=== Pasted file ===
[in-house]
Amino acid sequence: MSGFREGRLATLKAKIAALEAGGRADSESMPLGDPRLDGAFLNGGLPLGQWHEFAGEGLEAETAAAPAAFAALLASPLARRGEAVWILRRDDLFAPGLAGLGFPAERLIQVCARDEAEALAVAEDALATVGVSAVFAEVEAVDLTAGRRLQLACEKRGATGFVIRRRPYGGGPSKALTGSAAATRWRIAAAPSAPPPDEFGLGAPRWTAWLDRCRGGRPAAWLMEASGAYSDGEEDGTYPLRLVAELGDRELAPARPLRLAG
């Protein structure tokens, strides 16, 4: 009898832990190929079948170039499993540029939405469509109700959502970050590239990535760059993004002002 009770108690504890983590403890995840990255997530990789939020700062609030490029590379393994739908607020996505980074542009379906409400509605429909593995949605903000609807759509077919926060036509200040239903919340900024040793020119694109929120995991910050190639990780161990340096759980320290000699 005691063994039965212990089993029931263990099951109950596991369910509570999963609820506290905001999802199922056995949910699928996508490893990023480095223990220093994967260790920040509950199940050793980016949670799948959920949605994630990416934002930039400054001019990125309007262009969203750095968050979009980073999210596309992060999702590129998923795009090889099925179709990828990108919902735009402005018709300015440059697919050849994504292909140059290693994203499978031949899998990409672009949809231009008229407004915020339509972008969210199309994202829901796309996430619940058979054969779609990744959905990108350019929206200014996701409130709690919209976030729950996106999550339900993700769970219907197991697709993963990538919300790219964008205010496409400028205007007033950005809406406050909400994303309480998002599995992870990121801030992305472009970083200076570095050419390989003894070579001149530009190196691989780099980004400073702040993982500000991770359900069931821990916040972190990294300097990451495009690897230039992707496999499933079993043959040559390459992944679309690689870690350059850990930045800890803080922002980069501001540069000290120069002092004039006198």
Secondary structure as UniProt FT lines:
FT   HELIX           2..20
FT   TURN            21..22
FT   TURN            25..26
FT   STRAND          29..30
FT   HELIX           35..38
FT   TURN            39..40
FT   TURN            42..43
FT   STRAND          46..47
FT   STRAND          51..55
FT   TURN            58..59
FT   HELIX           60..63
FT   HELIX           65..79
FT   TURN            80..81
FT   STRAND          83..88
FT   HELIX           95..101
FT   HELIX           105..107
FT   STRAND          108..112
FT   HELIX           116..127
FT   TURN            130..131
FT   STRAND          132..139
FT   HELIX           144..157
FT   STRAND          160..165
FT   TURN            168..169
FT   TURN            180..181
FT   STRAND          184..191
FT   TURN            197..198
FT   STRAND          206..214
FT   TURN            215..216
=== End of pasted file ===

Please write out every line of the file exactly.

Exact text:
[in-house]
Amino acid sequence: MSGFREGRLATLKAKIAALEAGGRADSESMPLGDPRLDGAFLNGGLPLGQWHEFAGEGLEAETAAAPAAFAALLASPLARRGEAVWILRRDDLFAPGLAGLGFPAERLIQVCARDEAEALAVAEDALATVGVSAVFAEVEAVDLTAGRRLQLACEKRGATGFVIRRRPYGGGPSKALTGSAAATRWRIAAAPSAPPPDEFGLGAPRWTAWLDRCRGGRPAAWLMEASGAYSDGEEDGTYPLRLVAELGDRELAPARPLRLAG
């Protein structure tokens, strides 16, 4: 009898832990190929079948170039499993540029939405469509109700959502970050590239990535760059993004002002 009770108690504890983590403890995840990255997530990789939020700062609030490029590379393994739908607020996505980074542009379906409400509605429909593995949605903000609807759509077919926060036509200040239903919340900024040793020119694109929120995991910050190639990780161990340096759980320290000699 005691063994039965212990089993029931263990099951109950596991369910509570999963609820506290905001999802199922056995949910699928996508490893990023480095223990220093994967260790920040509950199940050793980016949670799948959920949605994630990416934002930039400054001019990125309007262009969203750095968050979009980073999210596309992060999702590129998923795009090889099925179709990828990108919902735009402005018709300015440059697919050849994504292909140059290693994203499978031949899998990409672009949809231009008229407004915020339509972008969210199309994202829901796309996430619940058979054969779609990744959905990108350019929206200014996701409130709690919209976030729950996106999550339900993700769970219907197991697709993963990538919300790219964008205010496409400028205007007033950005809406406050909400994303309480998002599995992870990121801030992305472009970083200076570095050419390989003894070579001149530009190196691989780099980004400073702040993982500000991770359900069931821990916040972190990294300097990451495009690897230039992707496999499933079993043959040559390459992944679309690689870690350059850990930045800890803080922002980069501001540069000290120069002092004039006198």
Secondary structure as UniProt FT lines:
FT   HELIX           2..20
FT   TURN            21..22
FT   TURN            25..26
FT   STRAND          29..30
FT   HELIX           35..38
FT   TURN            39..40
FT   TURN            42..43
FT   STRAND          46..47
FT   STRAND          51..55
FT   TURN            58..59
FT   HELIX           60..63
FT   HELIX           65..79
FT   TURN            80..81
FT   STRAND          83..88
FT   HELIX           95..101
FT   HELIX           105..107
FT   STRAND          108..112
FT   HELIX           116..127
FT   TURN            130..131
FT   STRAND          132..139
FT   HELIX           144..157
FT   STRAND          160..165
FT   TURN            168..169
FT   TURN            180..181
FT   STRAND          184..191
FT   TURN            197..198
FT   STRAND          206..214
FT   TURN            215..216